million from US$39.9 million; this improve-
ment reflected the growth in the defined ben-
efit plan assets, which climbed faster than the
increase in the present value of the plan's future
Cash and balances with central banks in-
creased to US$962.2 million from US$902.6
million; this mainly reflected non-interest
bearing deposits at central banks moving
to US$815.4 million from US$766.1 million.
Meanwhile, sums due from banks rose to
US$1.04 billion from US$789.2 million.
Total liabilities advanced by 3 per cent to
US$9.59 billion from US$9.31 billion.
Customers' deposits grew by 5.3 per cent to
US$9.16 billion from US$8.7 billion. Deposits
from business and sovereign sources expanded
by 20.2 per cent to US$5.8 billion from US$4.8
billion. In contrast, funds from individuals
contracted by 14.1 per cent to US$3.26 billion
from US$3.8 billion.
Debt securities in issue fell to US$198.3 mil-
lion from US$208.9 million. All these instru-
ments have contractual maturity dates ranging
from December 2017 through to October 2018.
These sums are payable by its Jamaican and
Trinidadian subsidiaries; in the case of the for-
mer, it is US$23.3 million (12 per cent of the
total) while, in the latter's case, it is US$173.7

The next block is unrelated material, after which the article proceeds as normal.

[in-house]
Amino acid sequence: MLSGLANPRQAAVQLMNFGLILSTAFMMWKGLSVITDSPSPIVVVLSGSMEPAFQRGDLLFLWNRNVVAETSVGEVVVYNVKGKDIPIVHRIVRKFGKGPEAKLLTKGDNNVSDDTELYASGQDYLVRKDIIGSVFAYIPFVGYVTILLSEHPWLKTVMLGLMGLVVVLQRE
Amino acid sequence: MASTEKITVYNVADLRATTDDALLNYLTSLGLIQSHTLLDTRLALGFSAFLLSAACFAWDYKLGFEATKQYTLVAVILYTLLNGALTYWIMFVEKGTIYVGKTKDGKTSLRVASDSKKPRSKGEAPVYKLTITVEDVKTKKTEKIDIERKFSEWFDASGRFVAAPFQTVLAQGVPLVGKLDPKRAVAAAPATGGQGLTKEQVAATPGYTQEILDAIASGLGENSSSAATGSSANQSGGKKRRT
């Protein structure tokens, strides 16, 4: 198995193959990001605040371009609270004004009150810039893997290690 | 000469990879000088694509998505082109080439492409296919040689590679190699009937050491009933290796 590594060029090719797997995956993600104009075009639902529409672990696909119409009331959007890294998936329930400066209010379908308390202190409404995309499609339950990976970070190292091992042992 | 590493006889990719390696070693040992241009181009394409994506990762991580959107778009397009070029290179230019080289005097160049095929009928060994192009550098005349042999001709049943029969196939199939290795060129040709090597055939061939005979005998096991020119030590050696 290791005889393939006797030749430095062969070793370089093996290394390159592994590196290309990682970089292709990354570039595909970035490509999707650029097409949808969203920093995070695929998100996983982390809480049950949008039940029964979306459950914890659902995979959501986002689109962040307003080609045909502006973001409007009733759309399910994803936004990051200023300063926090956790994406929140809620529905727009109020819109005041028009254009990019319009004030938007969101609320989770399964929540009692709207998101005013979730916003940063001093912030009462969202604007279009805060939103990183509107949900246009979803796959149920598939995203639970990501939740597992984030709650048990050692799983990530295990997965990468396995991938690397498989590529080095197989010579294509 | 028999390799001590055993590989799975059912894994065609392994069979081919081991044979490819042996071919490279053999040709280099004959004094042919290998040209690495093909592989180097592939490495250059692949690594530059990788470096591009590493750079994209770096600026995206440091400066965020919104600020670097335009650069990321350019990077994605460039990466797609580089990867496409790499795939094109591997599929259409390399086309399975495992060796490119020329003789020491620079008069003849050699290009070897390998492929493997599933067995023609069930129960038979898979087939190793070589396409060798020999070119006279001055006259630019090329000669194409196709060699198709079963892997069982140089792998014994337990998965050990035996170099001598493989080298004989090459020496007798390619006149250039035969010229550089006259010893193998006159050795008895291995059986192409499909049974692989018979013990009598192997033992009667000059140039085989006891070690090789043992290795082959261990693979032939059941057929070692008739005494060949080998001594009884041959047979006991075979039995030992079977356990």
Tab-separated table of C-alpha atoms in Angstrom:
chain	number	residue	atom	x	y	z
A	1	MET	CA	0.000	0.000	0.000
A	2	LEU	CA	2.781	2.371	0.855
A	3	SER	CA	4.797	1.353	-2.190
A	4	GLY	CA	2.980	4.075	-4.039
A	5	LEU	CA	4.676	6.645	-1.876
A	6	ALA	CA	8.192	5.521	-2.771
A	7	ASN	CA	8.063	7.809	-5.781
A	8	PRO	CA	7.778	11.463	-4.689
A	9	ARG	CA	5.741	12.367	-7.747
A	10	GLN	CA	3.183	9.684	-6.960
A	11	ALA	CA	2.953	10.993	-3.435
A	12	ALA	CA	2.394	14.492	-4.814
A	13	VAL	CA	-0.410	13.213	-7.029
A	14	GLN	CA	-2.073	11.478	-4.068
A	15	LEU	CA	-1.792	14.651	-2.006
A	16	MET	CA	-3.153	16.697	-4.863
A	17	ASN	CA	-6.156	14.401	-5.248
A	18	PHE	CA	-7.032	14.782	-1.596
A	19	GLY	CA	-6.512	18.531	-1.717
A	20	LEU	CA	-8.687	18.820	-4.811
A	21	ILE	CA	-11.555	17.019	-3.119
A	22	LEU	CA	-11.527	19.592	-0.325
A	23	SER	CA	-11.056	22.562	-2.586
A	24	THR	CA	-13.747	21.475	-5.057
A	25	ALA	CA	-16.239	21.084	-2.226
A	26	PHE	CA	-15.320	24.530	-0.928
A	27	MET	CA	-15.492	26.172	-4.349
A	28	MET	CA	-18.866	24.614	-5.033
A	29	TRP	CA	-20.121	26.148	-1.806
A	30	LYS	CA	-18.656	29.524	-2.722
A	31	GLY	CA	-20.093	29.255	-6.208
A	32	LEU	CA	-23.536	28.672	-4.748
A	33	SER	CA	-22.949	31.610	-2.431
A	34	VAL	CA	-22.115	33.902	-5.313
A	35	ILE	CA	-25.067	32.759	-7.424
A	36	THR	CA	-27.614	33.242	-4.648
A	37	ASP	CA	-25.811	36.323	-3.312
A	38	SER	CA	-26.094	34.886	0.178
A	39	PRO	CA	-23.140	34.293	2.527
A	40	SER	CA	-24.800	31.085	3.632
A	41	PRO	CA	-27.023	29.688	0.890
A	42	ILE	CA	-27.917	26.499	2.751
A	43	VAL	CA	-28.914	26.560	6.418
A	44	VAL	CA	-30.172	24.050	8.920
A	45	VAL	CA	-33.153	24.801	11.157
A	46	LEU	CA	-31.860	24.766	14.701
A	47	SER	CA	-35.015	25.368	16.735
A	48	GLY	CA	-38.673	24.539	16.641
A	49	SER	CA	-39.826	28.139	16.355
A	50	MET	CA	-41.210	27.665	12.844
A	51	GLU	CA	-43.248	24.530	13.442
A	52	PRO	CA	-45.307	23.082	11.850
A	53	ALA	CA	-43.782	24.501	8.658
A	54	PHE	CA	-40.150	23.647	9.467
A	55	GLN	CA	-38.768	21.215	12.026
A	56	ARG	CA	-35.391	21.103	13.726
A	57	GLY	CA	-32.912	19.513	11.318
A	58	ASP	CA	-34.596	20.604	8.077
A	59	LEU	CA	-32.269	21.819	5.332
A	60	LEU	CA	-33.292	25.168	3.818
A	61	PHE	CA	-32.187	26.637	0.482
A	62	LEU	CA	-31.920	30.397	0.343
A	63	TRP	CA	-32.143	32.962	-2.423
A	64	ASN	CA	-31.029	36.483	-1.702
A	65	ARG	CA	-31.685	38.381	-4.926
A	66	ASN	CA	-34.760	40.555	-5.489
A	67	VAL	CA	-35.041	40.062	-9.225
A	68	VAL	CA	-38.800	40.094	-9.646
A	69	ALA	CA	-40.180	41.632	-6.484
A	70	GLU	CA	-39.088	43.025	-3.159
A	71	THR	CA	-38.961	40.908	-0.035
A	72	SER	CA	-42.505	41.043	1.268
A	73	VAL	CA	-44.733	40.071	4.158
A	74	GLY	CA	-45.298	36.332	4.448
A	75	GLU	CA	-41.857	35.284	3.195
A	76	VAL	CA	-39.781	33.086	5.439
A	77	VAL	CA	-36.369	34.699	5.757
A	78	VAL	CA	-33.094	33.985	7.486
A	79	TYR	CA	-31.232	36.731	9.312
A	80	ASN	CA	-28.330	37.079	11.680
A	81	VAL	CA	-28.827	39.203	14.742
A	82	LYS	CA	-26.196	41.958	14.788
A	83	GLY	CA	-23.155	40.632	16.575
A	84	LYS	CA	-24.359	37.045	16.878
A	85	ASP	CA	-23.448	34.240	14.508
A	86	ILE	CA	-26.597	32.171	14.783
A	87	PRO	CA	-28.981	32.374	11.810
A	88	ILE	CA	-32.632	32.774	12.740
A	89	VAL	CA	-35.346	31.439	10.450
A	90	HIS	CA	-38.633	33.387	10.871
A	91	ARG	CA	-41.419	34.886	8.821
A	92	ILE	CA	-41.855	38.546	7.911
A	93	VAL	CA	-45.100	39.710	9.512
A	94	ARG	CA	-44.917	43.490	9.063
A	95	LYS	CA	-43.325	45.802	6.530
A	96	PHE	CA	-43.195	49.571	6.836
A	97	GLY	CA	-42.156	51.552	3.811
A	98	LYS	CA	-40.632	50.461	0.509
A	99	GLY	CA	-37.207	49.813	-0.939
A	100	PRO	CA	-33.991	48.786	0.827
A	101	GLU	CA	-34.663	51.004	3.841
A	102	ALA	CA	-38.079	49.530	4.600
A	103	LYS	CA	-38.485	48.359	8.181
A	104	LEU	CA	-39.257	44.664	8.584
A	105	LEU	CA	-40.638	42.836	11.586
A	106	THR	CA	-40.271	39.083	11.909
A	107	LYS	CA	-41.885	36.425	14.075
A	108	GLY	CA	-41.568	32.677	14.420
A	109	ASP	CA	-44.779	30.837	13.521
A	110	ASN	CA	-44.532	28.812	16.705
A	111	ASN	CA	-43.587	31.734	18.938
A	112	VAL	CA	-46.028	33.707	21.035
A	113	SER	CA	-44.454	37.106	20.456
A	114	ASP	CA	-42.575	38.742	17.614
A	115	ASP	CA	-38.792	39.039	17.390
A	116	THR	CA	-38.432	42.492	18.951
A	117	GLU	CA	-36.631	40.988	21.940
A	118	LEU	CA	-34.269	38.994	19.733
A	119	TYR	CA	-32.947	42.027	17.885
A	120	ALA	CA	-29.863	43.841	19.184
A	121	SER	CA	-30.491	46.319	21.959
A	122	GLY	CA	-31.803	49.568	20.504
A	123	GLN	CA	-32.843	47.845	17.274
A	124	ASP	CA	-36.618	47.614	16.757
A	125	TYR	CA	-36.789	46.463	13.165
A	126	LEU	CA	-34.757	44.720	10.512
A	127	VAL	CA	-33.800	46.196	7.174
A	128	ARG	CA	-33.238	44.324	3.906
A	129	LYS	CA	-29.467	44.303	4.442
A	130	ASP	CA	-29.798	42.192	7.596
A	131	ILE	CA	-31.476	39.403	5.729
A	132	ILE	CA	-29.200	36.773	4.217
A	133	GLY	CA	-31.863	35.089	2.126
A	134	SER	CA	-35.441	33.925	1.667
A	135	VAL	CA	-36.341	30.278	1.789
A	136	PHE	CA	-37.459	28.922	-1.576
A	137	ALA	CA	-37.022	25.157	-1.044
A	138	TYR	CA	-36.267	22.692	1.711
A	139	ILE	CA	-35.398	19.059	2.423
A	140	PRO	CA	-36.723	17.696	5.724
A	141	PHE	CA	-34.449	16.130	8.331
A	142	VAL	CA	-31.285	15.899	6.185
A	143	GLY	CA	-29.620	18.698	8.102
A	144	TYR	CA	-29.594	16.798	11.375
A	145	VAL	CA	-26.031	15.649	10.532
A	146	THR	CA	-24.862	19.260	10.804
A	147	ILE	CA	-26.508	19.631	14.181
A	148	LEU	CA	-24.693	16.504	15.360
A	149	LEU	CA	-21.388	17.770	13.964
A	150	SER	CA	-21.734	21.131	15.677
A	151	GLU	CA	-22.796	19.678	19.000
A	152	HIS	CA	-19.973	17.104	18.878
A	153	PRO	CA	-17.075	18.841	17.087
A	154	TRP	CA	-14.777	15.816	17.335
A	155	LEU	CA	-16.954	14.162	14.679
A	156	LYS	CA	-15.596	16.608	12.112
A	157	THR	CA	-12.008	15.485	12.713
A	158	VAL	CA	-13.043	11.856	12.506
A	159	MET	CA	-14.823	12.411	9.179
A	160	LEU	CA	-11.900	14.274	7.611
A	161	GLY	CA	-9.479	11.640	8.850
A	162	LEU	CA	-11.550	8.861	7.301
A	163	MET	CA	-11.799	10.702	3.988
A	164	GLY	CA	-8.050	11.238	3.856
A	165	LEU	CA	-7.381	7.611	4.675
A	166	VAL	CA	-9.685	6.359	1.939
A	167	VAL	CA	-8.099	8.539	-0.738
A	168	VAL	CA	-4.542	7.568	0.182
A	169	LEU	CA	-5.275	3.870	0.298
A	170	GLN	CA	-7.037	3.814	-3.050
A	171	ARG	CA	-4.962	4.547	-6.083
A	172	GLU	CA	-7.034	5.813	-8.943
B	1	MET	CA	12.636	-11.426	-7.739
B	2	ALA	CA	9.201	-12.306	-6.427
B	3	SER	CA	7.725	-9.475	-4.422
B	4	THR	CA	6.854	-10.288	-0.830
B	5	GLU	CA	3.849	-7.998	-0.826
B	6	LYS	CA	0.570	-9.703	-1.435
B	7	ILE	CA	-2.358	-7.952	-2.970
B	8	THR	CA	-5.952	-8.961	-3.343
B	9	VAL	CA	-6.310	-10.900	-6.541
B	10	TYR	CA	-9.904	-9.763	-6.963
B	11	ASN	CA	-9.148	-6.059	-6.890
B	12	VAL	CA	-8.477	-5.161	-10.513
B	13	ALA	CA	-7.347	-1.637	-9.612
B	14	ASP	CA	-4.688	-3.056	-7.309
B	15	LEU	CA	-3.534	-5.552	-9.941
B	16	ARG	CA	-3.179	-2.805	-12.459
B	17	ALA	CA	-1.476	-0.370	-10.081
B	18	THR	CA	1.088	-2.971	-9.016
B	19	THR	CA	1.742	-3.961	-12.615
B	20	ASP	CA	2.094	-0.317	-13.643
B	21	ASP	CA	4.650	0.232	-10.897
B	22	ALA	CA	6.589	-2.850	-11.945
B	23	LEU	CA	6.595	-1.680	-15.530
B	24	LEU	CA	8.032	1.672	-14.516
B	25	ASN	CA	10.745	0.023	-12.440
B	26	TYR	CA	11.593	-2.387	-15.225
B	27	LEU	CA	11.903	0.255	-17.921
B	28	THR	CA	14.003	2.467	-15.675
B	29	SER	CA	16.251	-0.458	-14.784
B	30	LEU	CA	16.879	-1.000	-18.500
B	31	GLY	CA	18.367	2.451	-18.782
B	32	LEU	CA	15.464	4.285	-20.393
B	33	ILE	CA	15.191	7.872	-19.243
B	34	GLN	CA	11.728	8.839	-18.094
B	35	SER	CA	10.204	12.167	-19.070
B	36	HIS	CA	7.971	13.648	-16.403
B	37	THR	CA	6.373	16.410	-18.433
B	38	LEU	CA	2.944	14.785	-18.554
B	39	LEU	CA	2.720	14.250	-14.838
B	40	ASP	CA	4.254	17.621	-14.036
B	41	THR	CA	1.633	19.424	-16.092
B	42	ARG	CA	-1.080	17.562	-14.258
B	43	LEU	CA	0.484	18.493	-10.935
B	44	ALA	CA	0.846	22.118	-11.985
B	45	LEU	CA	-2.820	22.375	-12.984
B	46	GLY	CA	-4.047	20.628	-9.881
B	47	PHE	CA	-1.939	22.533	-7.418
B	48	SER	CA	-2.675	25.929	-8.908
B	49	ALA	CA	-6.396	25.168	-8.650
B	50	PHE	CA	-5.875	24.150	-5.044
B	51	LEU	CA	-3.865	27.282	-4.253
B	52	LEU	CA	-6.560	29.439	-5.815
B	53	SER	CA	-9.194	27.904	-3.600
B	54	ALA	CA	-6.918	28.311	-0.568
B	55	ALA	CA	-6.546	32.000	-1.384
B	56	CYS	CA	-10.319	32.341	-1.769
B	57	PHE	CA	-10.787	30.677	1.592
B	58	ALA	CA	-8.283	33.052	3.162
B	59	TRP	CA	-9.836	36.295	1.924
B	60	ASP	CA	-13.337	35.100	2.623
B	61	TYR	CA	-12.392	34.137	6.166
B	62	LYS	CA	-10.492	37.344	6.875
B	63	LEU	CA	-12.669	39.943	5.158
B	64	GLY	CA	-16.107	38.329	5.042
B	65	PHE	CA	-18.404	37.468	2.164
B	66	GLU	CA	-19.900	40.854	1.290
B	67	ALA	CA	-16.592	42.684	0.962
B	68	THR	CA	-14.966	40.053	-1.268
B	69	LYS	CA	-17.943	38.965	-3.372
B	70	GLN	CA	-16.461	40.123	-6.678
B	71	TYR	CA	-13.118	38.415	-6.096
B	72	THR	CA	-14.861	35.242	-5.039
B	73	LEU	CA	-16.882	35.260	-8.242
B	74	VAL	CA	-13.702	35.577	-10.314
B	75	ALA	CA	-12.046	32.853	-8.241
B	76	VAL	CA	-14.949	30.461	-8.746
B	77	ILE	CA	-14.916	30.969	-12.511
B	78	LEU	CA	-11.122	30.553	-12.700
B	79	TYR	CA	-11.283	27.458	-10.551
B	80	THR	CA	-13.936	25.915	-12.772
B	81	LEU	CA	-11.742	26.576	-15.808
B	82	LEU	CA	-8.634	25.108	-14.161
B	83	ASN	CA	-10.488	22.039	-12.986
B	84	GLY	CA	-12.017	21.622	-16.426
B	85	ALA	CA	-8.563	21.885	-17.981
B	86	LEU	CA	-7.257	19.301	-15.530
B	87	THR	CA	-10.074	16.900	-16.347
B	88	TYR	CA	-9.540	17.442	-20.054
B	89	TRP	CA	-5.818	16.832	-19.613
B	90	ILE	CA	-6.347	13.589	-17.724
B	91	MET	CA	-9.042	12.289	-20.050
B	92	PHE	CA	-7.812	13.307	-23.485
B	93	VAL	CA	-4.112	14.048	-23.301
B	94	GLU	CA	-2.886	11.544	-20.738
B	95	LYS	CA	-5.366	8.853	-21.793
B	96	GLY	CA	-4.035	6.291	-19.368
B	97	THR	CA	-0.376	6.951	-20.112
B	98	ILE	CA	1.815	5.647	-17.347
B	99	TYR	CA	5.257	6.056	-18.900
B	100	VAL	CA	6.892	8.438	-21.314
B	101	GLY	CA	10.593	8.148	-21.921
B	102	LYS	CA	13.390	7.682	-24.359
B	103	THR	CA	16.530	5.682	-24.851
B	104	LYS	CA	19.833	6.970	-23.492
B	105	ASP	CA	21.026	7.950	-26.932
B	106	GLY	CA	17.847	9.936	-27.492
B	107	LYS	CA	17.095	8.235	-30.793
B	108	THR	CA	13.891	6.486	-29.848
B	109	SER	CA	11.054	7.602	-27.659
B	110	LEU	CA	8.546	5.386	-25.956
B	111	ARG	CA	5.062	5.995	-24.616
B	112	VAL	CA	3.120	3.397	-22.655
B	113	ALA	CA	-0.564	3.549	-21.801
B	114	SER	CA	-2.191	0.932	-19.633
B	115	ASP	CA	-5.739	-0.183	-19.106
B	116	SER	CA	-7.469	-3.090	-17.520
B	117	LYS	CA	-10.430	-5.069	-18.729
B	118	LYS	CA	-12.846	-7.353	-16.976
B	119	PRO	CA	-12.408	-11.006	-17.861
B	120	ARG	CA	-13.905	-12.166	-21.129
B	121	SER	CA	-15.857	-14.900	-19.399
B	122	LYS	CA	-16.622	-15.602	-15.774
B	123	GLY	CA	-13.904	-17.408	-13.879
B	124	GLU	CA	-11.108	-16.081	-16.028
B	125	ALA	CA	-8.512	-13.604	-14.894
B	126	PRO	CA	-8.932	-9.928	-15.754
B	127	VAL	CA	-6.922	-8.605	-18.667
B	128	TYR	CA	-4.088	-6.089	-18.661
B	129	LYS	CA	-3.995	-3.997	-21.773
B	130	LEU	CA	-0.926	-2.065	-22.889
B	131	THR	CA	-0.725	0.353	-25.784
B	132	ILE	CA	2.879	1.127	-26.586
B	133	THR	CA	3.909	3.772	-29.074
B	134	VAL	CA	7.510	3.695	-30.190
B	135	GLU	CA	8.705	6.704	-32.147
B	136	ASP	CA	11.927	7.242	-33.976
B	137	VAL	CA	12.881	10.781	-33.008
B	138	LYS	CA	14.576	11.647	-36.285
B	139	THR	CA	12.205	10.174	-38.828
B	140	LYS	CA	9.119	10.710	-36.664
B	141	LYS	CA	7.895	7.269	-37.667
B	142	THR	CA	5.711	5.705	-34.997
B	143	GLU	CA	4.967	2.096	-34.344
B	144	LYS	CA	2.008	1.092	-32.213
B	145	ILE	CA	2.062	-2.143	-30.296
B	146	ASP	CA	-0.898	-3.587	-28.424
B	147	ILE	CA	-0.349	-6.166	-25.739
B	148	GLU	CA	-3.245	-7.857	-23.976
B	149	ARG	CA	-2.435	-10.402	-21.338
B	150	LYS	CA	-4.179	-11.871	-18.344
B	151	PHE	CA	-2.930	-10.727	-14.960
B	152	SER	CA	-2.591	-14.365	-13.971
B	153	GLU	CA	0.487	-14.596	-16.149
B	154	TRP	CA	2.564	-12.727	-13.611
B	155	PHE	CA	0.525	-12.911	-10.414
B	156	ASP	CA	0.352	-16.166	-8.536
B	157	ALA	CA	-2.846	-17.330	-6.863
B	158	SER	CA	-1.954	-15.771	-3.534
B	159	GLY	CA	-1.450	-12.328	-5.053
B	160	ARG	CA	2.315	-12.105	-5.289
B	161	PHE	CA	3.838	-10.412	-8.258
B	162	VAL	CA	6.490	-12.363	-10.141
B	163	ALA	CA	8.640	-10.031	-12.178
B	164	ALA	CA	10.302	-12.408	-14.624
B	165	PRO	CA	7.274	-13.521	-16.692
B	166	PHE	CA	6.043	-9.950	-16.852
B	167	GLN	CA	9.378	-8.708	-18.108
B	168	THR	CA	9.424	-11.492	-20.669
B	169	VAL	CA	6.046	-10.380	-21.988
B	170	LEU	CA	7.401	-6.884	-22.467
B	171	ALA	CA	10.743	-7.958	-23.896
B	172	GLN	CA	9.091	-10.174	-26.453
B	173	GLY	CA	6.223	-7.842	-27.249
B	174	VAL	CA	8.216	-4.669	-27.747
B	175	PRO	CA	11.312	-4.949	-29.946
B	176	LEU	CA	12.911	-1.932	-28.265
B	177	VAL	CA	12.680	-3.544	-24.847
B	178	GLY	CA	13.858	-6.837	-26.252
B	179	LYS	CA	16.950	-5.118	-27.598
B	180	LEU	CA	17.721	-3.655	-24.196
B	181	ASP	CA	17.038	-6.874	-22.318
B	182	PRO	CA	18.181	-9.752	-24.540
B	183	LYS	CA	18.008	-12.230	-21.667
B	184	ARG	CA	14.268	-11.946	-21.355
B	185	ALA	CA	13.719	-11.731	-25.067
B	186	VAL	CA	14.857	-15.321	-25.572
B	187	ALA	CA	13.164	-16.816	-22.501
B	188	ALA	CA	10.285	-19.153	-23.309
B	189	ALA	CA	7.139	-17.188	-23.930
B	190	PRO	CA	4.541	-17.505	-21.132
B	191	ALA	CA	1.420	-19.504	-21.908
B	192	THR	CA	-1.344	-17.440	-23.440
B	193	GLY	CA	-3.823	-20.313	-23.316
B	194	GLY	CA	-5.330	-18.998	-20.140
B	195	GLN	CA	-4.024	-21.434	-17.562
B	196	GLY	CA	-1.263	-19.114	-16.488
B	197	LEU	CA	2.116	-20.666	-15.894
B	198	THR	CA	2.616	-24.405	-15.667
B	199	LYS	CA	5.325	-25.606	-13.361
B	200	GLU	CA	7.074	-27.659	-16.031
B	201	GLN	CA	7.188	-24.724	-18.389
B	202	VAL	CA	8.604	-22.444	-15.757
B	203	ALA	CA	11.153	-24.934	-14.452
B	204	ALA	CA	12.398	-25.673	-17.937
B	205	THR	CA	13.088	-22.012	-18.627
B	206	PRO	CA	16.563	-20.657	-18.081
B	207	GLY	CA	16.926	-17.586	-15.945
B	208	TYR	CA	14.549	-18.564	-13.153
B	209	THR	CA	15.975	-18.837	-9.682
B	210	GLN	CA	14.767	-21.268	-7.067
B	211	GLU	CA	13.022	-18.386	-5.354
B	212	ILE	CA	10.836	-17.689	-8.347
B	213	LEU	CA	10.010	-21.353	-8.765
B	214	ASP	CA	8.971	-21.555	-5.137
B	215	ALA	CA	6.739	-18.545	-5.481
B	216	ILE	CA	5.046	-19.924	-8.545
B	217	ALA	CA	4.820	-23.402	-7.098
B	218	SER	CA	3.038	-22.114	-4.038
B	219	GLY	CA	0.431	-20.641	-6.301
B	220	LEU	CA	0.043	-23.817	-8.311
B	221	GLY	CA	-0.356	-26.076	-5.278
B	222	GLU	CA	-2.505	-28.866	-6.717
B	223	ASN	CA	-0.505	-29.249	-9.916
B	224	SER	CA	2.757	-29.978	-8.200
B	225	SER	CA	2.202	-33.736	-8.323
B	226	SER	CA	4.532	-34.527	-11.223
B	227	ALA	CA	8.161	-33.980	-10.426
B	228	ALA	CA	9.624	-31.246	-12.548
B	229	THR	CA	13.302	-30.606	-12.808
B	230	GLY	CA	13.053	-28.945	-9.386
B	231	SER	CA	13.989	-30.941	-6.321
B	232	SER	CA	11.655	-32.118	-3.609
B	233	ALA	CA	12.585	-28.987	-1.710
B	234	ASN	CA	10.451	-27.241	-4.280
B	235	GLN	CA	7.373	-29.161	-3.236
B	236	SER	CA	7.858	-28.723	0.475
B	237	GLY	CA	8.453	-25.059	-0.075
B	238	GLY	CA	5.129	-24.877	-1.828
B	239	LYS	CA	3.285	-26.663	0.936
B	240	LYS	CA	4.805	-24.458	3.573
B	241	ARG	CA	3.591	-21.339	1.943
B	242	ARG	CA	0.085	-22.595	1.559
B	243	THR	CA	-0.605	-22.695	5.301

million or 88 per cent of the total. A further
US$1.3 million is earmarked for outstanding
Other liabilities declined to US$145.1 mil-
lion from US$159.1 million. Here, the largest
movement was recorded under restructuring
costs, which contracted to US$3.8 million from
Retirement benefits obligations fell to
US$22.9 million from US$37.5 million. This
reduction mostly reflected an actuarial gain
(US$16.5 million) on the post-retirement
Total equity declined to US$1.375 billion from
US$1.380 billion. Excluding non-controlling
interests of US$28.1 million, shareholder's eq-
uity closed at US$1.347 billion from US$1.354
Retained earnings fell to US$397.2 million
from US$434.9 million. The net income for the
year of US$140 million boosted the brought
However, a transfer of US$17.5 million to
reserves along with dividends of US$160.3
million reduced the closing balance. This